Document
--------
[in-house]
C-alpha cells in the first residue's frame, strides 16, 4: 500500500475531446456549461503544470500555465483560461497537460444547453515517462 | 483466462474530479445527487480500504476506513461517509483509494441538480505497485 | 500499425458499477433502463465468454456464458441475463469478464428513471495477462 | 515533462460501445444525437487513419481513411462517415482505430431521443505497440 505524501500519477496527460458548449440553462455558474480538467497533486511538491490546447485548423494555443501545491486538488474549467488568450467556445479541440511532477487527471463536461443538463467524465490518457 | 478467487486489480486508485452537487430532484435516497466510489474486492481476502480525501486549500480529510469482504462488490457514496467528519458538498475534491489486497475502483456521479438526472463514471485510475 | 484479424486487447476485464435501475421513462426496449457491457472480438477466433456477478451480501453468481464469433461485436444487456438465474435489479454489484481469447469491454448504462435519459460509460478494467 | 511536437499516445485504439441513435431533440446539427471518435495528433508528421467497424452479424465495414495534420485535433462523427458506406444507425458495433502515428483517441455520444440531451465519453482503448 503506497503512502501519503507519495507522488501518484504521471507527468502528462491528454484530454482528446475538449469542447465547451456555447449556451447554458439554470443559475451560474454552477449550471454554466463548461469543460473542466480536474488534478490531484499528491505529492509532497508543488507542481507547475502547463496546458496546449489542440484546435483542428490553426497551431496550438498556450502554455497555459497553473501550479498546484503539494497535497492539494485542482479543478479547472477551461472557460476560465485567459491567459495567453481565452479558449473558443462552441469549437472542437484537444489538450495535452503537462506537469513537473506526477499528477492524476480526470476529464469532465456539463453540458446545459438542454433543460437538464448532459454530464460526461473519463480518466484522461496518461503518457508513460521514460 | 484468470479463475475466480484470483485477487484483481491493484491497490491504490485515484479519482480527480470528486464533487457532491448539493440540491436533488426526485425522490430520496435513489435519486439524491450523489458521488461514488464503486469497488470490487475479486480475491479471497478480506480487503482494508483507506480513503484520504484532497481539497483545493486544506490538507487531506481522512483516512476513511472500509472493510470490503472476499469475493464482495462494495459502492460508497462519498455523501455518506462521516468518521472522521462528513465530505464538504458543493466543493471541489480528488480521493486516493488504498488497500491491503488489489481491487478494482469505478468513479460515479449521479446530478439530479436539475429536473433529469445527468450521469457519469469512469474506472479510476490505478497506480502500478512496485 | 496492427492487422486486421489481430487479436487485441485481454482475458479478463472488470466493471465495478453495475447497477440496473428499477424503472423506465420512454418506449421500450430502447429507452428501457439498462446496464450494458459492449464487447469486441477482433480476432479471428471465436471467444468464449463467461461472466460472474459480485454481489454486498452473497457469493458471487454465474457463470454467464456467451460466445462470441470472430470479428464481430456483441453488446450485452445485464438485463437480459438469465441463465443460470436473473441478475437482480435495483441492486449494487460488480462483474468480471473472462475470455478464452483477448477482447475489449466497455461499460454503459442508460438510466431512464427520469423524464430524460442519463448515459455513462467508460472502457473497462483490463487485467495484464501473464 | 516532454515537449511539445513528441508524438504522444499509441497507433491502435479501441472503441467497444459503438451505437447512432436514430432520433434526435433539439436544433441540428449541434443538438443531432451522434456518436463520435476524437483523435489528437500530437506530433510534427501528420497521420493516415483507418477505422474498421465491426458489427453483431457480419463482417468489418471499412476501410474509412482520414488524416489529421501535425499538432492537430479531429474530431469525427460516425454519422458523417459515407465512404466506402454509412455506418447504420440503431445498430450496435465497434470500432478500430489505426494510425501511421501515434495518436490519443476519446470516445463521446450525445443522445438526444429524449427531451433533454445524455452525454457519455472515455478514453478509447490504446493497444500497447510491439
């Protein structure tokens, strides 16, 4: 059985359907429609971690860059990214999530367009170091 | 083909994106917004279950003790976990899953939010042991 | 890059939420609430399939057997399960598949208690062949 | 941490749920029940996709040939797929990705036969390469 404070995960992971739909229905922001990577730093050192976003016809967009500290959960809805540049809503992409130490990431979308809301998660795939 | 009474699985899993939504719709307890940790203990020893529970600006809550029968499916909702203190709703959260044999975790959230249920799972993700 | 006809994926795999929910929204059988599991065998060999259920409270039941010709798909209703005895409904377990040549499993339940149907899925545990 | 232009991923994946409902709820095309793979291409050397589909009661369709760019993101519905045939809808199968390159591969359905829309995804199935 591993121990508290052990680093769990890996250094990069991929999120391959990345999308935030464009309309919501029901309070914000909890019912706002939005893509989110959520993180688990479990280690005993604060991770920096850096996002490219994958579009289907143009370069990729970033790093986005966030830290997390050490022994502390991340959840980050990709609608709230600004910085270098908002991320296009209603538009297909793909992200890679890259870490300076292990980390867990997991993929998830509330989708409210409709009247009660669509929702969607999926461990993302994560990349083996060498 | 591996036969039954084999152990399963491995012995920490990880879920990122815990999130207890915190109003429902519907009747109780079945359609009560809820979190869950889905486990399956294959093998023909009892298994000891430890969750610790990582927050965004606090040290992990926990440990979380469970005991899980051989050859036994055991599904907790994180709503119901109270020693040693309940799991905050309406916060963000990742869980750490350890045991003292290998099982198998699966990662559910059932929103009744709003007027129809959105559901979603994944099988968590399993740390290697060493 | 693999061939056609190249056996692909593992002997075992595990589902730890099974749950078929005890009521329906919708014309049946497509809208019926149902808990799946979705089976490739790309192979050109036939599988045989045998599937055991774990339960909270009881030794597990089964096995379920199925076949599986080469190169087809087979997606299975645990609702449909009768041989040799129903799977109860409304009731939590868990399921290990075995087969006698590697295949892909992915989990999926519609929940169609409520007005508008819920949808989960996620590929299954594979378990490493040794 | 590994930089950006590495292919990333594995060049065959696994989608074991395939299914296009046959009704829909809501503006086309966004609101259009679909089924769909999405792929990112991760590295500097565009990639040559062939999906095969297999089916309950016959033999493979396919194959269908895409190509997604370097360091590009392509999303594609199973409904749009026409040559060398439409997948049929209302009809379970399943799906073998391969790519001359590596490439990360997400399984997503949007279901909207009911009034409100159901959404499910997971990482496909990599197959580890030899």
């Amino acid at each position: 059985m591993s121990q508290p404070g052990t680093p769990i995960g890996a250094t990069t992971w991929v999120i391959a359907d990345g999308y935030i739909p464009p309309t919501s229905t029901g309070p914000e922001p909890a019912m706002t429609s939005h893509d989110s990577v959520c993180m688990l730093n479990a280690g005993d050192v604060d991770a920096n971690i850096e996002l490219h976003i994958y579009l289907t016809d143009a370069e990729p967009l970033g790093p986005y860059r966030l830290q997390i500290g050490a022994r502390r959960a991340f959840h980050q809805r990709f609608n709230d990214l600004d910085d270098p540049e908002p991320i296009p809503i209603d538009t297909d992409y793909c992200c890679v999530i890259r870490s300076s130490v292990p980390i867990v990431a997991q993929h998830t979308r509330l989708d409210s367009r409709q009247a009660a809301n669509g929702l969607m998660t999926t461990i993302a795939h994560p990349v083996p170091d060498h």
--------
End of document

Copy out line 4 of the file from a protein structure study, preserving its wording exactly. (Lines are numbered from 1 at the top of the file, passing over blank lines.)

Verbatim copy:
């Amino acid at each position: 059985m591993s121990q508290p404070g052990t680093p769990i995960g890996a250094t990069t992971w991929v999120i391959a359907d990345g999308y935030i739909p464009p309309t919501s229905t029901g309070p914000e922001p909890a019912m706002t429609s939005h893509d989110s990577v959520c993180m688990l730093n479990a280690g005993d050192v604060d991770a920096n971690i850096e996002l490219h976003i994958y579009l289907t016809d143009a370069e990729p967009l970033g790093p986005y860059r966030l830290q997390i500290g050490a022994r502390r959960a991340f959840h980050q809805r990709f609608n709230d990214l600004d910085d270098p540049e908002p991320i296009p809503i209603d538009t297909d992409y793909c992200c890679v999530i890259r870490s300076s130490v292990p980390i867990v990431a997991q993929h998830t979308r509330l989708d409210s367009r409709q009247a009660a809301n669509g929702l969607m998660t999926t461990i993302a795939h994560p990349v083996p170091d060498h």